The Hamilton Project at the Brookings Institution was launched last year to advance an economic strategy to restore America’s promise of opportunity, prosperity and growth—and inject new policy options from leading thinkers across the country into the national economic debate. To further this mission the project has commissioned significant work in the area of health policy and will release two sets of papers this year.
On April 10, The Hamilton Project launched the first of the two-part series focusing on making health care more affordable while improving its effectiveness. A panel of experts from the business, labor and policy communities, including Andrew Stern, president of the Service Employees International Union (SEIU), and Ronald Williams, Aetna chairman, chief executive officer and president, addressed the challenges of providing affordable, quality health care in the United States.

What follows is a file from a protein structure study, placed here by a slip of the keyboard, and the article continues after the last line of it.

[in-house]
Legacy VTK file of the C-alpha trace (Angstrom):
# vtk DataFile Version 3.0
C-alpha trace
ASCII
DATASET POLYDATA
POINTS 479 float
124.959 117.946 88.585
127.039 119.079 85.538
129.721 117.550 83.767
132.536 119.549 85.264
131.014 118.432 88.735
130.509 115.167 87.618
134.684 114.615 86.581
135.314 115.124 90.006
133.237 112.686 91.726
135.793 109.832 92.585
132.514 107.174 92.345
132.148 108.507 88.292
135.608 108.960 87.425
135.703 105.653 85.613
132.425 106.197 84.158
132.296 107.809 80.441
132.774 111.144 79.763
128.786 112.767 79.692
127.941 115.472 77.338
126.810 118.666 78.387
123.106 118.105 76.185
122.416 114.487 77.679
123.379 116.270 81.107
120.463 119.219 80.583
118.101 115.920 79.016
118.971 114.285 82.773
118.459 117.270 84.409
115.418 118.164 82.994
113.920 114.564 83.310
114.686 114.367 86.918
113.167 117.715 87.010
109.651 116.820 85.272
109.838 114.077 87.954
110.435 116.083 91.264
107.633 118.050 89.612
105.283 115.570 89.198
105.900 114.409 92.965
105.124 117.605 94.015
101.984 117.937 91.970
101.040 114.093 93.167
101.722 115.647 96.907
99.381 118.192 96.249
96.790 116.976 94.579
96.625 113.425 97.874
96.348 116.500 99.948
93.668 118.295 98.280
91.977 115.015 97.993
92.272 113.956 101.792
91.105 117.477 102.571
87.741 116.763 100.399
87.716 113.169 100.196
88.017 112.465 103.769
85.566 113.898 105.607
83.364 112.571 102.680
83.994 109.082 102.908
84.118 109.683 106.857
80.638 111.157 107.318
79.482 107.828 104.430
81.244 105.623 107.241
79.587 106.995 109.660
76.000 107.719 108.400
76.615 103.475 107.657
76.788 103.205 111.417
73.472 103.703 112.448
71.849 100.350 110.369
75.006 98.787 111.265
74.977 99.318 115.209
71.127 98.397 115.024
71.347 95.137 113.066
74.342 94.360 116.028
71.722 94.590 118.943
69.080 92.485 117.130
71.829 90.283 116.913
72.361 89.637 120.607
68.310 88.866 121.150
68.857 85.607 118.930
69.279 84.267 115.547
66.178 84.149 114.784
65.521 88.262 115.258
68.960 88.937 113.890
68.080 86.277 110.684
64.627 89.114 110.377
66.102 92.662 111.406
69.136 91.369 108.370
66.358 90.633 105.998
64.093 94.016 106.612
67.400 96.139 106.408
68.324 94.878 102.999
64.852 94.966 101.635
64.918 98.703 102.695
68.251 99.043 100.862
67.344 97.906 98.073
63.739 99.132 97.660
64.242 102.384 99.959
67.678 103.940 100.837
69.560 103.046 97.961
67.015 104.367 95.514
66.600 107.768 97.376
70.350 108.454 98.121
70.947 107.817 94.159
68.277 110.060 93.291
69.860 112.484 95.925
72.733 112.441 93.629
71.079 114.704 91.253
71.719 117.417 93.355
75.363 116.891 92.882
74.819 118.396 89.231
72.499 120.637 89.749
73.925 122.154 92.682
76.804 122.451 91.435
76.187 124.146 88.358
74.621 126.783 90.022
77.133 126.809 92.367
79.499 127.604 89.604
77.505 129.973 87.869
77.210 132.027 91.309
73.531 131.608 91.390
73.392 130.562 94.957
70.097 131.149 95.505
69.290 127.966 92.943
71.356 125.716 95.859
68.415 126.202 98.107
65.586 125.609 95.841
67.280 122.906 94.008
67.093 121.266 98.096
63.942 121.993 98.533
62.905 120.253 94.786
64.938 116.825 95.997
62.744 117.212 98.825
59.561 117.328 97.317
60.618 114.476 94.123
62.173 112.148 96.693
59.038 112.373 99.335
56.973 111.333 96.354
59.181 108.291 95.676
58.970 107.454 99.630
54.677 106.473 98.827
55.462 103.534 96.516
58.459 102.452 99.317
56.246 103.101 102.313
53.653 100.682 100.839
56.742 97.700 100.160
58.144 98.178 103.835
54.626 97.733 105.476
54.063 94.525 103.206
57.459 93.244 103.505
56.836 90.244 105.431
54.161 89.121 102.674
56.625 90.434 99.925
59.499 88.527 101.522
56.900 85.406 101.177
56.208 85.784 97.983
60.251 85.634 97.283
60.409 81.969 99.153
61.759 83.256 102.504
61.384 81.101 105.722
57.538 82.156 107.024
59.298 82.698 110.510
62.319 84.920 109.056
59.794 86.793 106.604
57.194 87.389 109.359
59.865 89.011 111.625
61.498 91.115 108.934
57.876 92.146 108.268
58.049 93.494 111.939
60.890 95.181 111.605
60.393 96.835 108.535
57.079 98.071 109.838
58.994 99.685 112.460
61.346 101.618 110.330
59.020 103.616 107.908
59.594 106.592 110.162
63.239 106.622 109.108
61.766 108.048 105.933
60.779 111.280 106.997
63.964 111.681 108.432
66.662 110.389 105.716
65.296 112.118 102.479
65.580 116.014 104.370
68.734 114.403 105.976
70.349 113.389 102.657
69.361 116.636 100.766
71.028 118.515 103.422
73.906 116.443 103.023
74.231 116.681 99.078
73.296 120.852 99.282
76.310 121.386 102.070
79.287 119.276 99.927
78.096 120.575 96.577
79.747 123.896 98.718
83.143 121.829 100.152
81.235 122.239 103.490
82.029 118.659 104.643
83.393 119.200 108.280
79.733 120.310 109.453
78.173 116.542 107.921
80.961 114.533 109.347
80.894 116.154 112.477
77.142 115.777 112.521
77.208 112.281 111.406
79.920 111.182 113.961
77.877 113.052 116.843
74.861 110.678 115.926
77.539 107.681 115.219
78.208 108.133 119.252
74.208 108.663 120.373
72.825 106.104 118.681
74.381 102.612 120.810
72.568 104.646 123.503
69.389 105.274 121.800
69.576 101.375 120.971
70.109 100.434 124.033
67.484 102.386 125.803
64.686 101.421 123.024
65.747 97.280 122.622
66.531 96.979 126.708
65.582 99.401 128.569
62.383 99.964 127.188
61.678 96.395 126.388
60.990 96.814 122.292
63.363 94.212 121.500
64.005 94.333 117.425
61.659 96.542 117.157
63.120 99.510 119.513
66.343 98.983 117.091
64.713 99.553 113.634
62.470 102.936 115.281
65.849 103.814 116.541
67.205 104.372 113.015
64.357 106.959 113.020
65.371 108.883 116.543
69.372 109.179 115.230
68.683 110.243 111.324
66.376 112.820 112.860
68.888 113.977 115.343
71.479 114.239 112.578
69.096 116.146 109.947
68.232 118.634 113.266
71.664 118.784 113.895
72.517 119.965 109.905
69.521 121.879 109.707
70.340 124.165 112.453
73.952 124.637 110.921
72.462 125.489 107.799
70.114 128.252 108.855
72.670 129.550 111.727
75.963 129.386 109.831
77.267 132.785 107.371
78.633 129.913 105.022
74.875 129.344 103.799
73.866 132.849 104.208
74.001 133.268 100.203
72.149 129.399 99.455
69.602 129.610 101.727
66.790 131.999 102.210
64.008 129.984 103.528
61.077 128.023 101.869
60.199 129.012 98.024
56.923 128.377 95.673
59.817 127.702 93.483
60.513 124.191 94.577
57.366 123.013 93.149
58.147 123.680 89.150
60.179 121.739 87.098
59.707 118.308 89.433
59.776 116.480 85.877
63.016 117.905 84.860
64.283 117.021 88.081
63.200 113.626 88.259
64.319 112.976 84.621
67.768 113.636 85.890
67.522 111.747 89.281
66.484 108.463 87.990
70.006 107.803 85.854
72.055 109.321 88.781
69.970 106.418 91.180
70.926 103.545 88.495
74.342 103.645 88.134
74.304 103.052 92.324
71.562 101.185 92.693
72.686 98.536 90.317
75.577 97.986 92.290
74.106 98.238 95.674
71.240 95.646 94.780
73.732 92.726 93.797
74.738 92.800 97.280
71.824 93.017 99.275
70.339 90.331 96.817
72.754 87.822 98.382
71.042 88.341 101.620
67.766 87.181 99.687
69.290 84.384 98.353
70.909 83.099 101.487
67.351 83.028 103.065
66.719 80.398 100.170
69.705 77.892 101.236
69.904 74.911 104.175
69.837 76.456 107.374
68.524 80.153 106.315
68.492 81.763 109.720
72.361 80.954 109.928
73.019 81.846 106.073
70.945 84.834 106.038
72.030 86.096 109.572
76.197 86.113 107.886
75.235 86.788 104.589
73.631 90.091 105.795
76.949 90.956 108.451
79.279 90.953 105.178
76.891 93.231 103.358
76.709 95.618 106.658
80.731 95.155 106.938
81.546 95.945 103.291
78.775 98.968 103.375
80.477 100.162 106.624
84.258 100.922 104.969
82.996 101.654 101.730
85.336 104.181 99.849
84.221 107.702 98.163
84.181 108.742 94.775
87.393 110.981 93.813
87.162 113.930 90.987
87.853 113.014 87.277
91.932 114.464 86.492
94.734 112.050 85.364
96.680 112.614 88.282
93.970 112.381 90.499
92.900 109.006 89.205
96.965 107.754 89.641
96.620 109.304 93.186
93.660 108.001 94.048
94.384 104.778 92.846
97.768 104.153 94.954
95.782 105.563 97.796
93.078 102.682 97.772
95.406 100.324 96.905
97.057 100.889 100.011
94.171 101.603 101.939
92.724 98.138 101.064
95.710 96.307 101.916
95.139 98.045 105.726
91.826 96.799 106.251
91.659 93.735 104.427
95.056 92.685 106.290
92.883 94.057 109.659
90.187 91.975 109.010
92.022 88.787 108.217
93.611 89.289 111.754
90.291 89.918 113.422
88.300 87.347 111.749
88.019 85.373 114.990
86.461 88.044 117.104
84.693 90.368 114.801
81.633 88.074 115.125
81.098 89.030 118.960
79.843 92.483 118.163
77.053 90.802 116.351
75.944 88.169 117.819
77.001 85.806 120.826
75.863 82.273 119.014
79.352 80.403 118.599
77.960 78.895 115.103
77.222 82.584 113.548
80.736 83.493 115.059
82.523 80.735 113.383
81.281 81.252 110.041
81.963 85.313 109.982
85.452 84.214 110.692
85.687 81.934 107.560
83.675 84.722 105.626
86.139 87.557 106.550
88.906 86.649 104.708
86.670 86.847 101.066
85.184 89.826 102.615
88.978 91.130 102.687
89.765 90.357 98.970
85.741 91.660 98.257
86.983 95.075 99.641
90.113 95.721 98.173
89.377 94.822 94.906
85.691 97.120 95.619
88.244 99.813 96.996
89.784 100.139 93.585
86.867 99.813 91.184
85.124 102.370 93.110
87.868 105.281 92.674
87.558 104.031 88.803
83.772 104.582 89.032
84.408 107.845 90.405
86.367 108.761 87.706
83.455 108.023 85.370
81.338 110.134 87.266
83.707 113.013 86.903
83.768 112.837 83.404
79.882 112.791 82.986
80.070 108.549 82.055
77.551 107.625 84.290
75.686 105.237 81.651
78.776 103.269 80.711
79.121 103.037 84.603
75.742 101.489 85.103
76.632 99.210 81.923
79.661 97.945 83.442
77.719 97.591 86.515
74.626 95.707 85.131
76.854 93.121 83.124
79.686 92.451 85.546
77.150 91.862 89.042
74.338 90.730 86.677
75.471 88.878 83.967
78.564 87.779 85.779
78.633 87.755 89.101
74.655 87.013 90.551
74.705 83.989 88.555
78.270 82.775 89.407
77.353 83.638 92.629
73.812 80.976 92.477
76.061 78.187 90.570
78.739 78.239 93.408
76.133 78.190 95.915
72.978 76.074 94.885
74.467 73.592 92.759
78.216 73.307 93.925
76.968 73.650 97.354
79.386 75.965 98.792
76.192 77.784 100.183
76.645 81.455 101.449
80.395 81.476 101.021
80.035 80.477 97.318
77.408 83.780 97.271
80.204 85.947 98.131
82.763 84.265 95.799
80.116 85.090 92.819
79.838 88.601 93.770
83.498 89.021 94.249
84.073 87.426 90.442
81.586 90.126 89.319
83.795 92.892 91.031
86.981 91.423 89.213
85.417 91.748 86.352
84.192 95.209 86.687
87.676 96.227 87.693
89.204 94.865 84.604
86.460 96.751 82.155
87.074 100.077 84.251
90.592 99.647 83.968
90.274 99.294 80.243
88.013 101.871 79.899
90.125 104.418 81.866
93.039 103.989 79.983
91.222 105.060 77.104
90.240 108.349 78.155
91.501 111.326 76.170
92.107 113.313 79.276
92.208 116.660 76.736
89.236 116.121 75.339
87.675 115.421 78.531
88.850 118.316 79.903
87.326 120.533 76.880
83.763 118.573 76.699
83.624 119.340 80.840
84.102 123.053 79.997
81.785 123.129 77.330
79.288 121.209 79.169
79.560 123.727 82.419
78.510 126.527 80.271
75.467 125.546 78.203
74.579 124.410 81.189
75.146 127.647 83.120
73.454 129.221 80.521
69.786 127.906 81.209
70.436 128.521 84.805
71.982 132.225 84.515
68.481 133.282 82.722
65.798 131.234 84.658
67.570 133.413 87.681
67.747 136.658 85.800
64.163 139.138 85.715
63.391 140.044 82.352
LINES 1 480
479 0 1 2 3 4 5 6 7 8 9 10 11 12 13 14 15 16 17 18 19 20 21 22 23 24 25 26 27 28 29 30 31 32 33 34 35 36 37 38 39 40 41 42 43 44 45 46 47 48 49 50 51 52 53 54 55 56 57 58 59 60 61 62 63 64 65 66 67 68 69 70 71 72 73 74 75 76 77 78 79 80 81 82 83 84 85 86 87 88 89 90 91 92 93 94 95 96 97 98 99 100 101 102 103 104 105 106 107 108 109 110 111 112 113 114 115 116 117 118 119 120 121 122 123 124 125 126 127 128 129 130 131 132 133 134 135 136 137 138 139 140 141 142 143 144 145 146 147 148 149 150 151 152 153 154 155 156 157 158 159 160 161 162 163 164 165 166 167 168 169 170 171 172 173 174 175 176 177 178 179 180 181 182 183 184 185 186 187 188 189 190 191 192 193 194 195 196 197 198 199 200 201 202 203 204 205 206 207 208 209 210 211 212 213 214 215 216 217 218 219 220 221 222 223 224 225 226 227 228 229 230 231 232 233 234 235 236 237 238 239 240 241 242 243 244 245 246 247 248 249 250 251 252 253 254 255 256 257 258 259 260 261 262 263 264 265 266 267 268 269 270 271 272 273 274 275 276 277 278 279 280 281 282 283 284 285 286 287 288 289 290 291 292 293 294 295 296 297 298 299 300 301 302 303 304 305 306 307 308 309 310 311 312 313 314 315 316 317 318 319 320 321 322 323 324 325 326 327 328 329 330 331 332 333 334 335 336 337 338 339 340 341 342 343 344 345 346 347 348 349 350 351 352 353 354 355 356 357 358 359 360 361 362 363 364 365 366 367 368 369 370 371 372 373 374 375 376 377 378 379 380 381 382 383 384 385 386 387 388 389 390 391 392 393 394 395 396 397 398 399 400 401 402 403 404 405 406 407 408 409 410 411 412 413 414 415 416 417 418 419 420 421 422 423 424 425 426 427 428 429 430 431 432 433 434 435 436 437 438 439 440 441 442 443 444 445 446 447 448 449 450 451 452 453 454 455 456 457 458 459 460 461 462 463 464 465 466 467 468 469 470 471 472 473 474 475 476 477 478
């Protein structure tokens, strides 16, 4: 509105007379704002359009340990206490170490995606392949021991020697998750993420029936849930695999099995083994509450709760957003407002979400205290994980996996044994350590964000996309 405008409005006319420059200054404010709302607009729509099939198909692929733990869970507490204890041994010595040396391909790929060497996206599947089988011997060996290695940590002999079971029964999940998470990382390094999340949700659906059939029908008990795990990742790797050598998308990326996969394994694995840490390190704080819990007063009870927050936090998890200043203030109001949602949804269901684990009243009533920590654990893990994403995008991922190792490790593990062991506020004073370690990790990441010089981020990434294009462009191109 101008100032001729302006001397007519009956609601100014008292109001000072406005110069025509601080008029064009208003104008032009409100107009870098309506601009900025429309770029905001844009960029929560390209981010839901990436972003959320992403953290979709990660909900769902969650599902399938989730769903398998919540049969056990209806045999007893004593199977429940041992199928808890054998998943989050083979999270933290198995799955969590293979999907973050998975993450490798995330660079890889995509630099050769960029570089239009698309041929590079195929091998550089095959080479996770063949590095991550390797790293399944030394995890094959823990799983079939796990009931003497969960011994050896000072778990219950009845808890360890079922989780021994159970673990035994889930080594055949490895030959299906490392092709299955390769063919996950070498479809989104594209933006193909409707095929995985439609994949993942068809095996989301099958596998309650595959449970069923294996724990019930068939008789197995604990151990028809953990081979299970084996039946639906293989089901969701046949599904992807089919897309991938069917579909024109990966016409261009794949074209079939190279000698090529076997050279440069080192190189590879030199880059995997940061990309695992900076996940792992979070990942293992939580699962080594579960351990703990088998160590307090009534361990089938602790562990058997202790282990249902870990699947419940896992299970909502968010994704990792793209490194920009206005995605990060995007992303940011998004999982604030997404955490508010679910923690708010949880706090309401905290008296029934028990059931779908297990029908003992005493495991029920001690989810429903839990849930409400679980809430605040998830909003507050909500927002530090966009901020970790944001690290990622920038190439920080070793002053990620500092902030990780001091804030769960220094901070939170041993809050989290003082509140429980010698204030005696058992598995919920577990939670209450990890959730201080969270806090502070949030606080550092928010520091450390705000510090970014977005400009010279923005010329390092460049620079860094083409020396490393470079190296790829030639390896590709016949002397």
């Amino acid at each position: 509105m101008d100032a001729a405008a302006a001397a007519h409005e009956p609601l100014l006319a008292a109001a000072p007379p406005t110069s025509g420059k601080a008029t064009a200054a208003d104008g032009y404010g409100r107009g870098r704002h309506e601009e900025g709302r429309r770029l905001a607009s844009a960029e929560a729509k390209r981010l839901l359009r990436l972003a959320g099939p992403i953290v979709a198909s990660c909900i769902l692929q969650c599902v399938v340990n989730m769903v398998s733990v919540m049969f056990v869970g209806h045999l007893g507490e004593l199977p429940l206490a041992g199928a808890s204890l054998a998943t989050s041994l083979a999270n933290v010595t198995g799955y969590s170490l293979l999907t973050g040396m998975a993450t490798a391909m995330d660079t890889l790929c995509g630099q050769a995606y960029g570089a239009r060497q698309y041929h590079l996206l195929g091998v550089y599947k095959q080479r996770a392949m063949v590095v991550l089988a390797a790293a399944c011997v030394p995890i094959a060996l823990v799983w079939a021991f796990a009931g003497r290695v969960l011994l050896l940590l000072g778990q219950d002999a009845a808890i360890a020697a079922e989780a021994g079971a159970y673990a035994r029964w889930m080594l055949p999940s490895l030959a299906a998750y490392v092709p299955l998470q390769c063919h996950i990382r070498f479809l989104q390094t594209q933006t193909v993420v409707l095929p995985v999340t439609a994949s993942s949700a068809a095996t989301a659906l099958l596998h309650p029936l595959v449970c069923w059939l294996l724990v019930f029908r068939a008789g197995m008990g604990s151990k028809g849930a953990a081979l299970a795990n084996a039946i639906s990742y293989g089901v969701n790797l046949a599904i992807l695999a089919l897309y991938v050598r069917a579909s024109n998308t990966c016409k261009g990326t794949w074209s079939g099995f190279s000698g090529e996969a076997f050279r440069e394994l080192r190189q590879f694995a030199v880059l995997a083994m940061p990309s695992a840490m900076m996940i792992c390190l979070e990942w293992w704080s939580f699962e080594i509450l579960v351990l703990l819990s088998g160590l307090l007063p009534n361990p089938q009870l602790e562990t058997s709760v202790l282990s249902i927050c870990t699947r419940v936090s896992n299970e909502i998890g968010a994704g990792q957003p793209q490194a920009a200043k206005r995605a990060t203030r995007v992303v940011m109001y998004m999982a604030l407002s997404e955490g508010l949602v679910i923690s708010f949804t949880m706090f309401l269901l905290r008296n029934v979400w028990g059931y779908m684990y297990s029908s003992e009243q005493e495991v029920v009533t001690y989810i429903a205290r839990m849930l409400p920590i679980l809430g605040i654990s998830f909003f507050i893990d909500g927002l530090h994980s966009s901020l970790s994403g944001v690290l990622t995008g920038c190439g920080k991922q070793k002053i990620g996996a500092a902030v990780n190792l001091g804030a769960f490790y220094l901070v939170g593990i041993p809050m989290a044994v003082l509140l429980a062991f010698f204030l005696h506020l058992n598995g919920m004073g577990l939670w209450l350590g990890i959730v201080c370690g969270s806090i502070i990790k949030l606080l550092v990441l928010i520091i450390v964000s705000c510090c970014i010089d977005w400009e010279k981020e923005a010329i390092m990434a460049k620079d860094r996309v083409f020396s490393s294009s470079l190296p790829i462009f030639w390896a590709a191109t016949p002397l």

A second panel highlighted three new discussion papers addressing key areas of health care reform. Proposals include improving the affordability of insurance and effectiveness of health spending through income-related cost sharing; policy options for fixing the Medicare prescription drug benefit, including simplifying consumer choice, improving benefit design and closing the gap or “donut hole” in coverage that consumers now face; and restructuring the financing of preventive health care services to promote health and improve efficiency. Robert E. Rubin, former treasury secretary and Hamilton Project advisory council member, provided opening remarks.
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The Promise of Progressive Cost Consciousness in Health-care Reform, by Jason Furman
Mending the Medicare Prescription Drug Benefit: Improving Consumer Choice and Restructuring Purchasing, by Richard G. Frank and Joseph P. Newhouse
A Wellness Trust to Prioritize Disease Prevention, by Jeanne M. Lambrew